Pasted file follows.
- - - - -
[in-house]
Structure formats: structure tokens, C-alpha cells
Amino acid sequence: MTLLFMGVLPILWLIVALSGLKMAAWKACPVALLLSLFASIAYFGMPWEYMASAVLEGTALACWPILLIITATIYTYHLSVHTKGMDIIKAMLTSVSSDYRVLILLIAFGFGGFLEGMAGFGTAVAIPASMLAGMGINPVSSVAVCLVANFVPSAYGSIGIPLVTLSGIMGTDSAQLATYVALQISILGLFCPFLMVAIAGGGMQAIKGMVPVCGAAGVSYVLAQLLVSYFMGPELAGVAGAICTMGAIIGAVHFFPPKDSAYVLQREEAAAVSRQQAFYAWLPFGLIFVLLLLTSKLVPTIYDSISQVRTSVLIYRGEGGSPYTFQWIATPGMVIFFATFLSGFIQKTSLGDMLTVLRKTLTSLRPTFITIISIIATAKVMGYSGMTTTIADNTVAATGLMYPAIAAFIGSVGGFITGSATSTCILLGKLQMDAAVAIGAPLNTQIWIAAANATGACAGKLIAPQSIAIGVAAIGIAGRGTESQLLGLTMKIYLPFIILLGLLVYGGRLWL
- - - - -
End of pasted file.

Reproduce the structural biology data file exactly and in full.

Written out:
[in-house]
Structure formats: structure tokens, C-alpha cells
Amino acid sequence: MTLLFMGVLPILWLIVALSGLKMAAWKACPVALLLSLFASIAYFGMPWEYMASAVLEGTALACWPILLIITATIYTYHLSVHTKGMDIIKAMLTSVSSDYRVLILLIAFGFGGFLEGMAGFGTAVAIPASMLAGMGINPVSSVAVCLVANFVPSAYGSIGIPLVTLSGIMGTDSAQLATYVALQISILGLFCPFLMVAIAGGGMQAIKGMVPVCGAAGVSYVLAQLLVSYFMGPELAGVAGAICTMGAIIGAVHFFPPKDSAYVLQREEAAAVSRQQAFYAWLPFGLIFVLLLLTSKLVPTIYDSISQVRTSVLIYRGEGGSPYTFQWIATPGMVIFFATFLSGFIQKTSLGDMLTVLRKTLTSLRPTFITIISIIATAKVMGYSGMTTTIADNTVAATGLMYPAIAAFIGSVGGFITGSATSTCILLGKLQMDAAVAIGAPLNTQIWIAAANATGACAGKLIAPQSIAIGVAAIGIAGRGTESQLLGLTMKIYLPFIILLGLLVYGGRLWL